Emphasize Empathy

Empathy in students entering college has declined a jaw-dropping 40% Since 2000! Think about that a minute… This finding from a study of empathy in over 14,000 college students, by University of Michigan researchers, caused quite a stir when it was presented to the annual meeting of the Association for Psychological Science and reported in Psychology today. The study showed that students starting college after 2000, have empathy levels that are 40% lower than those who came before them.

And it’s happening at every level. New research into Bullying from the University of Kansas showed that measures of cognitive empathy in students transitioning to middle school also show evidence of significant decline. Cognitive empathy is defined as the ability to take another person’s perspective. Remarkably, empathy declined whether the students had displayed bullying behaviors or had been the victims of it.

Even a quick review of the literature will turn up multiple studies that show the decline of empathy across different demographic groups. In our culture as a whole, empathy has declined 48% in the 30 years between 1979 and 2009.

Empathy Data

These are not isolated studies. Not only is Empathy dramatically declining in our culture, but the rate of the decline is actually accelerating in young people. But don’t take my word. Google empathy for yourself. You’ll also learn that there are things we can do about it.

Research into declining empathy done by psychologist, Jean Twenge, has led her to conclude that we are experiencing what she has called a, “Narcissism Epidemic”. Her research found increasing numbers of students exhibiting personality traits leading to a diagnosis of narcissistic personality disorder, an extreme condition that arises when people are so self-absorbed that other people are seen only as objects to reflect their glory.

Want to test your empathy level against today’s college students? You can do so by taking the Empathy Survey at this link:


I increasingly find that the teachers and school leaders with whom I work instantly recognize the reality of this trend. They see it first-hand every day. One of the easiest ways for me to get a group of heads nodding affirmatively is to say… today’s young people are “wired differently”. So, dear reader, I want to ask you a few essential questions:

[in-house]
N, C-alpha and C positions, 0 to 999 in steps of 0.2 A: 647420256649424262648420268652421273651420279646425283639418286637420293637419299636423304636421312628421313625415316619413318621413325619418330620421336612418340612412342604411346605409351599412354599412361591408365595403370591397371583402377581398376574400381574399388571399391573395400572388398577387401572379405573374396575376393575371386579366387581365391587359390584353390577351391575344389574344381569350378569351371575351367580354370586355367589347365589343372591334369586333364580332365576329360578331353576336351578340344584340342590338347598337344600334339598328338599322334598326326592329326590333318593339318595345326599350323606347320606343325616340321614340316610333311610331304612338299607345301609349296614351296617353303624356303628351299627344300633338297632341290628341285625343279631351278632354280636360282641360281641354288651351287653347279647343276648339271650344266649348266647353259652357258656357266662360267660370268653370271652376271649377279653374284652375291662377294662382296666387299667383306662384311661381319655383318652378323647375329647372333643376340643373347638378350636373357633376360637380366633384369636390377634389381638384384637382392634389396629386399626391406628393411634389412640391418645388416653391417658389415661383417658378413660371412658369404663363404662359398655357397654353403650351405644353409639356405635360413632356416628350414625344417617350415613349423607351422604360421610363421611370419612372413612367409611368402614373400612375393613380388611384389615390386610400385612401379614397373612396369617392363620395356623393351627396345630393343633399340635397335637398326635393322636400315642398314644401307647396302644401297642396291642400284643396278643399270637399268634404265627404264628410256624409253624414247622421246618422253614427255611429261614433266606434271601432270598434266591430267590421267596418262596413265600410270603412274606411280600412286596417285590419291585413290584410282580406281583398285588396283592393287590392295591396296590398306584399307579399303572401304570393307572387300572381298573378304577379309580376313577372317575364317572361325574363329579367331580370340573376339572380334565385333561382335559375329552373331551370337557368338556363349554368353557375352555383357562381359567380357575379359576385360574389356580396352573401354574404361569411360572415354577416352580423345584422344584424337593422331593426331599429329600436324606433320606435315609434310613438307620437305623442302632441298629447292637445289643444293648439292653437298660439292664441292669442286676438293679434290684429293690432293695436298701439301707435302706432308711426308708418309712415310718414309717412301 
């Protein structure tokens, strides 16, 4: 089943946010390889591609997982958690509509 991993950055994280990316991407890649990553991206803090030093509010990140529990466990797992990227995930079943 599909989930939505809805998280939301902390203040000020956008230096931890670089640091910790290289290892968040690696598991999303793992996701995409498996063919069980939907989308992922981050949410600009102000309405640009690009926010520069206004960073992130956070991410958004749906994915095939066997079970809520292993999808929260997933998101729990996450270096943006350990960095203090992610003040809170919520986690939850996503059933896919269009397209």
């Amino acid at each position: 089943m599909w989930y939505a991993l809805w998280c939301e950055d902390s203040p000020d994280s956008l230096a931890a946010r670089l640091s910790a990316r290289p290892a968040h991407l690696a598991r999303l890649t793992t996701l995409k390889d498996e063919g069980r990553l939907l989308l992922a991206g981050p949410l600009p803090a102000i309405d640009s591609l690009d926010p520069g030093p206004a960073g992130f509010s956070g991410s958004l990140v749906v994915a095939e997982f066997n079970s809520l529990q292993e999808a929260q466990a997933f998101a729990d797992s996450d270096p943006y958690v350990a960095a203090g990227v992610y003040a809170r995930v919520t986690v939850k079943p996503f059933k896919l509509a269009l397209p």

1. What happens to a culture when Empathy declines?
  2. What changes in a culture as we lose our ability to empathize with each other?
  3. What will this decline mean for our schools, our teachers, and students?

I will be exploring answers to these questions and offering brain-based strategies for building empathy in future Blog Posts on this site and in a new book, “Closing the Circle of A’o”.


*Changes in Dispositional Empathy in American College Students Over Time: A Meta-Analysis by Sara H. Konrath, Edward H. O’Brien, Courtney Hsing, Personality and Social Psychology Review, August, 2010

*Empathy Dropped 40% in College Students Since 2000, Maia Szalavitz, Psychology Today, May 2010

*The Decline in Cognitive Empathy Among Middle School Students, Aaron Bolton, Shandra Forrest-Bank, Kimberly Bender, Jeff Jenson, University of Kansas, October, 2016


About Jim Warford

Jim Warford is the author of, The Chemistry of Culture: Strategies You Can Use to Create a Culture of Learning. For 15 years Jim Warford was Senior Advisor and Keynote Speaker for the International Center for Leadership in Education. Jim is an author, speaker, Leadership and Instructional Coach. He was named in March 2003 as Florida’s first Chancellor of K12 Public Schools. He stepped down in September, 2005 to become Executive Director of the Florida Association of School Administrators, representing over 10,000 Florida school leaders. As a Senior Advisor for the International Center for Leadership in Education, he works with states, districts and schools to provide coaching and executive training and support to school leaders and their staffs. As Florida’s Chancellor, he led the creation and state-wide implementation of Florida’s Continuous Improvement Model, FCIM, which resulted in that state’s dramatic gains in student achievement and an 80% reduction in the number low-performing schools. FCIM remains Florida’s required intervention for all low-performing schools. As Superintendent of the Marion County, Florida Public Schools, he first implemented the Continuous Improvement Model district-wide. As a result, school grades went from three “F”, eight “D” and only one “A” school in 1999 to twenty “A”, 16 “B” and no “F” schools in 2003. Under his leadership the high school dropout rate was cut in half. He taught applied technology courses at the high school level for 17 years and created a Computer Graphics/Video Production program that won many national and state awards. He was named Vanguard High School Teacher of the Year three separate times.
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